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The global naval market for anti-ship missiles has entered a transition phase as established market leaders such as Boeing’s HARPOON and MBDA’s EXOCET compete against a growing number of increasingly capable, lethal, and inexpensive rivals offered from the US, Europe, China, and Russia. This article reviews the current and future prospects for naval ASuW missile in the global market.

These traditional offerors are joined by companies and countries such as India and Korea that have developed local ASuW missiles and bring them to the market with alternative supply chains, fewer export restrictions, and favourable trade terms.

The ASuW market is influenced by three strategic trends that are reshaping naval force structures. The first is the overall reduction in naval ships and submarines in service, a result of the continuing retirement of ships that were brought into service during the Cold War or in the decade after. Those ships are now reaching 30, 40 and in some cases 50 years of service and are in large part incapable of serving much longer. With fewer ships in service, naval planners will be pressed to decide which of those fewer ships will be equipped with new ASuW missiles.


The second trend is the increasing capability and dispersion of the new ships and submarines that are being built today. More navies are acquiring the kinds of ships, and ASuW missiles that in previous decades were concentrated among fewer navies. This trend has the two-fold effect of increasing the market opportunity for ASuW missile suppliers, and increasing the likelihood that ASuW missiles will be used in active operations.

Lastly, technology has fundamentally changed the conditions and constraints of ASuW missile design. Advances in communications and information technologies are clearly seen in the increasing number of “fire and forget” ASuW missiles that no longer depend on launch platform or other guidance support to strike targets at increasing ranges. Changes in propulsion and materials will contribute to the development of new hypersonic missiles that combine the speed of ballistic missiles and the manoeuvrability of cruise missiles. Lighter and stronger materials technologies also make ASuW missiles smaller and faster, with gains in range and an expanded number of options for smaller and non-traditional launch platforms – ships, submarines, ground vehicles and aircraft.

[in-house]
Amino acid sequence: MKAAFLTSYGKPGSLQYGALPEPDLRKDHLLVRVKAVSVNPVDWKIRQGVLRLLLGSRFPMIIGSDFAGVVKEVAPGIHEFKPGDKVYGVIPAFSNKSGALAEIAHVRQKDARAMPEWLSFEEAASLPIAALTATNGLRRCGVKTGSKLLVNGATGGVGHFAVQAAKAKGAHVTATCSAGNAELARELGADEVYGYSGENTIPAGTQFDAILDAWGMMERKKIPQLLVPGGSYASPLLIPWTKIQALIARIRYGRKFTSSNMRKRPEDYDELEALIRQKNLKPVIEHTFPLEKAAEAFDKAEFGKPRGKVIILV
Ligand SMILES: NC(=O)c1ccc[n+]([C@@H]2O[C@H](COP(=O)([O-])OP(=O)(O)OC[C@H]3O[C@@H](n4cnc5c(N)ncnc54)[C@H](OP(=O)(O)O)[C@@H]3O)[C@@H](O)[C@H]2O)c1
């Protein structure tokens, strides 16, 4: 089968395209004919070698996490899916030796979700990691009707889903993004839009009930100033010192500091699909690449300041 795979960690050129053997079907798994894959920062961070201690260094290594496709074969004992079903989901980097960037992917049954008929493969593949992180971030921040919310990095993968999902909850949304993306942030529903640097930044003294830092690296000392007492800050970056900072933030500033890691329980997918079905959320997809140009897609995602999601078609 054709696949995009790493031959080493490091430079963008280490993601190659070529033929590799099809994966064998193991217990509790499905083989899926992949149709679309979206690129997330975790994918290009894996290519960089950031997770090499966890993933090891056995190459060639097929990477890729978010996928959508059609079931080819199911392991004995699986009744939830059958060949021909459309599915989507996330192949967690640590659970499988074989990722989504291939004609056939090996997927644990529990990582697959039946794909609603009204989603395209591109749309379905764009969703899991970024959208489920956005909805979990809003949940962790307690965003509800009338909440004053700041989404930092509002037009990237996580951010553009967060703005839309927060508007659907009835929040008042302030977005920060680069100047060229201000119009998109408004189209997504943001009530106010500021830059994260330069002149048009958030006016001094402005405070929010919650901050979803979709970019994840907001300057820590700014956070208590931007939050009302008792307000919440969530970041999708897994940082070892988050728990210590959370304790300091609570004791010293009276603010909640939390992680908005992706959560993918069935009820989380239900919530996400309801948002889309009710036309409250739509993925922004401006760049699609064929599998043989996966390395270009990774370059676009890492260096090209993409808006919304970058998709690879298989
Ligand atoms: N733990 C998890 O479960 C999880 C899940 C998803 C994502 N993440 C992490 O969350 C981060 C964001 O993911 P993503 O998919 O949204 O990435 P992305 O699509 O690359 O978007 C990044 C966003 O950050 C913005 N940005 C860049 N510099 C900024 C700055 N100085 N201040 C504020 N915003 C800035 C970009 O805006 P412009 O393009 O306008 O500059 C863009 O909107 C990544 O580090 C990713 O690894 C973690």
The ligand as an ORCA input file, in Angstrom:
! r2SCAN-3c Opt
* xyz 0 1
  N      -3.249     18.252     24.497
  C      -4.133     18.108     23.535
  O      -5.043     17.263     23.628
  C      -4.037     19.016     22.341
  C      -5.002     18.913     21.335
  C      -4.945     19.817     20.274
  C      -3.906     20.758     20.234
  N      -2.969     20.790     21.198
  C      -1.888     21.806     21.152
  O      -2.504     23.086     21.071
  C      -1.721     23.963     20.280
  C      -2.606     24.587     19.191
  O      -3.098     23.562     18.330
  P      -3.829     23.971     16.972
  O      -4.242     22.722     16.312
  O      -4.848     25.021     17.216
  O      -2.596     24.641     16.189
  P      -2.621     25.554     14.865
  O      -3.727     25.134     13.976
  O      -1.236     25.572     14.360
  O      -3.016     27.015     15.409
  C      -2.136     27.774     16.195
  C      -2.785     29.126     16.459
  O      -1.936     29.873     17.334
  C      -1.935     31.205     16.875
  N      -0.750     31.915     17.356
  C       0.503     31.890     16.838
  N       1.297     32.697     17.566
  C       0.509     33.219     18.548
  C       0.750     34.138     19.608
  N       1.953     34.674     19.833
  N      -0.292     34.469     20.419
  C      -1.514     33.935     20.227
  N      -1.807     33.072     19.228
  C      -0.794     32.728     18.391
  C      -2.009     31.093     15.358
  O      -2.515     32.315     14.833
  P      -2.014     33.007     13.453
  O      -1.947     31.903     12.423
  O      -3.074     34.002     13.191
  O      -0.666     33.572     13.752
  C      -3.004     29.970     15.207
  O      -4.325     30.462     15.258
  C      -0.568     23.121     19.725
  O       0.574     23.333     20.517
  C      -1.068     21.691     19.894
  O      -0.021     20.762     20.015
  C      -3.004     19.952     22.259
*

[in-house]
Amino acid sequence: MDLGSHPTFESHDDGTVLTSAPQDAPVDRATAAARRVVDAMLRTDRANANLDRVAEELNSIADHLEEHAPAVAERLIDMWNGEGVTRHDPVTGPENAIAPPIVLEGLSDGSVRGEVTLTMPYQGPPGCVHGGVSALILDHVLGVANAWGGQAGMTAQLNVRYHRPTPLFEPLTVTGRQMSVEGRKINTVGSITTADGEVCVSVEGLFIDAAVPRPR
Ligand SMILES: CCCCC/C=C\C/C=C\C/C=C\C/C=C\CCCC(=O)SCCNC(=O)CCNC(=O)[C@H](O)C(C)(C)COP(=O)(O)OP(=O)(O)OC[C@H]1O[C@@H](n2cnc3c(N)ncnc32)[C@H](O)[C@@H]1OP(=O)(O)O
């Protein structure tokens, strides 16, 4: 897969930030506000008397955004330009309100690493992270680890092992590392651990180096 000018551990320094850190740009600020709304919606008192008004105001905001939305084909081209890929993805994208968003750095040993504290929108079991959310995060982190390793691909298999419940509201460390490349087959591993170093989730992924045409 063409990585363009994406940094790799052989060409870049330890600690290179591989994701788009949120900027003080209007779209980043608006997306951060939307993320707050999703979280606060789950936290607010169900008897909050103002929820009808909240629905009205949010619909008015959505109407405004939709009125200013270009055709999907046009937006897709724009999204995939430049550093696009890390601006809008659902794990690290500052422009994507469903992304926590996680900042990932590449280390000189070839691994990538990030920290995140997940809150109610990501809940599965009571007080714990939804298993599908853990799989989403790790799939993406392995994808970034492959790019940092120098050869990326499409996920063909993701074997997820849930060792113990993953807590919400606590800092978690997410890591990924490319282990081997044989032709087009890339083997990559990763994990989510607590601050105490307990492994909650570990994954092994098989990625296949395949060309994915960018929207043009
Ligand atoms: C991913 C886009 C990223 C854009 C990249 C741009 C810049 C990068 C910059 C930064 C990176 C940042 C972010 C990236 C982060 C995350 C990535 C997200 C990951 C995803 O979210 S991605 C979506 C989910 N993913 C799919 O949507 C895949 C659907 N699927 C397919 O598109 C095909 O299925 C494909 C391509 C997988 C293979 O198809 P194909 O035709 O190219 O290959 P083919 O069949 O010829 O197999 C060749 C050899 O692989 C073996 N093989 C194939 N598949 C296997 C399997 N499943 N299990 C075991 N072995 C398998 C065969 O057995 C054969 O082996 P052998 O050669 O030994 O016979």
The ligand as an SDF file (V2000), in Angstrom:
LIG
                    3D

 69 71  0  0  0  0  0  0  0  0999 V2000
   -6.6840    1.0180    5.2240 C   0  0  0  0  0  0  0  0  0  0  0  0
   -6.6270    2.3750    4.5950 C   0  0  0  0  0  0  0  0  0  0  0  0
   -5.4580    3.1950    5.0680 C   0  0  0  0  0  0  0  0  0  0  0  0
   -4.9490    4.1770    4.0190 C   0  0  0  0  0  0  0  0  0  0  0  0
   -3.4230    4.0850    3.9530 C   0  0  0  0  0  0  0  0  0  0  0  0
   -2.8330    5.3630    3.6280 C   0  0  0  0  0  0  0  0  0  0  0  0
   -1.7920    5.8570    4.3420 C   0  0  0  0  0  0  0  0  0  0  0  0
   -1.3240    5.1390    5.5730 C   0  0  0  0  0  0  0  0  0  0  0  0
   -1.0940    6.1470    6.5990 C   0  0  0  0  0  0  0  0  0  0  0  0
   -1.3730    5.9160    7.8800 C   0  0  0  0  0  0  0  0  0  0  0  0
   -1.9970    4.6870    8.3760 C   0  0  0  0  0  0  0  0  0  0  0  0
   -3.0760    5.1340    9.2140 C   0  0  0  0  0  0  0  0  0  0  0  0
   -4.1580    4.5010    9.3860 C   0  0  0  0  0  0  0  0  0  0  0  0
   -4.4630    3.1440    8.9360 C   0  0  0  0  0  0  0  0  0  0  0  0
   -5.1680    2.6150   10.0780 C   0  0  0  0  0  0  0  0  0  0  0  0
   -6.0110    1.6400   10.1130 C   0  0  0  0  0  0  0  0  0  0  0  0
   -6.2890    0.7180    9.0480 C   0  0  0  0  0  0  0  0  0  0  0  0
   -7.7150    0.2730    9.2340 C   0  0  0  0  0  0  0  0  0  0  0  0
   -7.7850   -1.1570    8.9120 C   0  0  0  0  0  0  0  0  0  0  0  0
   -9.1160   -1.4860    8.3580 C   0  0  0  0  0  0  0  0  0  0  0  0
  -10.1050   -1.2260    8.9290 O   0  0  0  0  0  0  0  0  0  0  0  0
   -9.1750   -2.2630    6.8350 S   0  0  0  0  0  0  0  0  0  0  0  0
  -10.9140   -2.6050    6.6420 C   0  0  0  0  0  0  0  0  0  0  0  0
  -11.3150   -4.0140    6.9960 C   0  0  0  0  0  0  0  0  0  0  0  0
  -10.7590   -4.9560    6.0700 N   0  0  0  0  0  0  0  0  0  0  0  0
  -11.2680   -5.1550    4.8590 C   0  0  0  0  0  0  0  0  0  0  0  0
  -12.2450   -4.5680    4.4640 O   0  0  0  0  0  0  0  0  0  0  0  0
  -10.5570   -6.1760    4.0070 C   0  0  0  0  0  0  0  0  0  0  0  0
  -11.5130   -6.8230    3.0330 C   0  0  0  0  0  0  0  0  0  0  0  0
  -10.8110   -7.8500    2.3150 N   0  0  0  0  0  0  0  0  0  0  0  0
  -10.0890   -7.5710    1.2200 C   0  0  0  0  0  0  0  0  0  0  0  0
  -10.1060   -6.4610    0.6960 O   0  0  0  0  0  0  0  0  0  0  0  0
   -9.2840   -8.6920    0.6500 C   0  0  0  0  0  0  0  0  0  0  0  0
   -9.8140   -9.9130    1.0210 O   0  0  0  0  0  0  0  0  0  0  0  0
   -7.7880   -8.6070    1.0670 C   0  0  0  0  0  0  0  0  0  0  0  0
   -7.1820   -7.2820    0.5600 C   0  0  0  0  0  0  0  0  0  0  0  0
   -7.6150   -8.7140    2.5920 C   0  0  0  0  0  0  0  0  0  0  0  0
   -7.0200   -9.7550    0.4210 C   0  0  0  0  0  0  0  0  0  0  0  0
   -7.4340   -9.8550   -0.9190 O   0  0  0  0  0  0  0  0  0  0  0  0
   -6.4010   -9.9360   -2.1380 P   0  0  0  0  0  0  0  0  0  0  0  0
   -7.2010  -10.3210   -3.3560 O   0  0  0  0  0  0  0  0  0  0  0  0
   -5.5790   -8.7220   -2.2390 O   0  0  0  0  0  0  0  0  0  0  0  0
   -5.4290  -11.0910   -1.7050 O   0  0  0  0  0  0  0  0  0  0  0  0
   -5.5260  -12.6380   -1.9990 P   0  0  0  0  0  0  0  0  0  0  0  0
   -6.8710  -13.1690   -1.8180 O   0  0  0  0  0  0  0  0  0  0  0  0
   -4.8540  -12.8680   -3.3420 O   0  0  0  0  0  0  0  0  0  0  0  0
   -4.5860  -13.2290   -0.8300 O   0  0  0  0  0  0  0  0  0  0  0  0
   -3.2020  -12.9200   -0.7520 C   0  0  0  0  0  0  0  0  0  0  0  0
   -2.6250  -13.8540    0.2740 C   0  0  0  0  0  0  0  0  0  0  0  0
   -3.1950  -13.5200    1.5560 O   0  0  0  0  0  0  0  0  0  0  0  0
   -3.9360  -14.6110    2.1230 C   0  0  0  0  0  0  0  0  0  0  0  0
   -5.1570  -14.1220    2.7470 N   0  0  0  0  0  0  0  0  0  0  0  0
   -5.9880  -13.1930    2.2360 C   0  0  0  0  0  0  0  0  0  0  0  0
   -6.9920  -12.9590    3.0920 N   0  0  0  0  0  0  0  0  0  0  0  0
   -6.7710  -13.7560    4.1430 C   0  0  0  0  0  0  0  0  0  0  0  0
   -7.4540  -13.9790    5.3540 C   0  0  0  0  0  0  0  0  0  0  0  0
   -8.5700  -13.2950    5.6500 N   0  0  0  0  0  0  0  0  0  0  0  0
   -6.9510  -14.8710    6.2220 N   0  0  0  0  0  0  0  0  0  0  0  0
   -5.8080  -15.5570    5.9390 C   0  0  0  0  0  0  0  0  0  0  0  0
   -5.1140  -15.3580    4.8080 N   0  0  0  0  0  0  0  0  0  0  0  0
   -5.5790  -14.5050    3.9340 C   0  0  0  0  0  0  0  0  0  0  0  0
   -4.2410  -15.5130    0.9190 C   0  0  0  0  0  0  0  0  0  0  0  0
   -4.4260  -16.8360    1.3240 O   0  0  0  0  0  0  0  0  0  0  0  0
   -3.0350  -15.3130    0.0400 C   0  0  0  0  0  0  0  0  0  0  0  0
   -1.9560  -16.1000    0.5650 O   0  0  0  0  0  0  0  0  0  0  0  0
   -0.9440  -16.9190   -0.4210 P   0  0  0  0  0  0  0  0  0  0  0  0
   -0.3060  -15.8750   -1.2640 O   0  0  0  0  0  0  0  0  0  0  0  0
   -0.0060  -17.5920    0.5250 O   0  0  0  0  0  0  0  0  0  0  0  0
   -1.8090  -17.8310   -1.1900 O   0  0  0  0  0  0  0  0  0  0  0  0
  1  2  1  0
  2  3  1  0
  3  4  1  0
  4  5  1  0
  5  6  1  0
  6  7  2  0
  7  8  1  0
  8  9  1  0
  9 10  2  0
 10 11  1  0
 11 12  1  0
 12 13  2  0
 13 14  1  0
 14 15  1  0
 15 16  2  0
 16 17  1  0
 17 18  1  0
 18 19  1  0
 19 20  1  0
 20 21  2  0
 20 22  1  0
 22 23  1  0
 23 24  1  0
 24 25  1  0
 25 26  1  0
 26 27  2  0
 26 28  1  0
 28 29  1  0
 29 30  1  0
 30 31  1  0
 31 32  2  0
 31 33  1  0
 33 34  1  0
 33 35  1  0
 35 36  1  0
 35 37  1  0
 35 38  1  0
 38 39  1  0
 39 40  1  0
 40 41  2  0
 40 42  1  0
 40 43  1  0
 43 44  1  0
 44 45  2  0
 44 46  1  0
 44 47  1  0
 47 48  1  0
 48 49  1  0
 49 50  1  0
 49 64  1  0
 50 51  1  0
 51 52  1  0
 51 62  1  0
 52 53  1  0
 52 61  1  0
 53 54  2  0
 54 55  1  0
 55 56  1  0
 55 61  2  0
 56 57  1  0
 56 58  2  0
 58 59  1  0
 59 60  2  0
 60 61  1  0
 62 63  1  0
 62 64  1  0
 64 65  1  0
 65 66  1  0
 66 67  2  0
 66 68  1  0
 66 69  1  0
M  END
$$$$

Amidst these strategic market and technology trends, the prospect that naval ASuW missiles will see active use in combat appears to be growing at both ends of the naval conflict spectrum. ASuW missiles have been used in local and regionalised conflicts involving terrorist groups and non-state actors, with the conflict in Yemen a notable recent example. The growth in (return of) great power competition at sea is also driving a renewed focus on offensive naval warfare at sea. The US Navy’s Offensive Missile Strategy that shapes research and development and procurement policies for ASuW missiles is one example of this phenomenon.

This article reviews the current and future prospects for naval ASuW missile in the global market. It draws on AMI International’s proprietary naval market reporting and forecasts to review today’s naval ASuW missile market, with a focus on strategic changes in naval ship inventories and the prospects for modernizing ASuW batteries on existing ships. The article will next review the status of several new missiles now in service or expected to join active fleets over the next 5 years. Lastly, the article will consider what the ASuW market looks like over the next two decades from the perspective of AMI forecasts for new ships and submarines to be built through 2040.

Current Market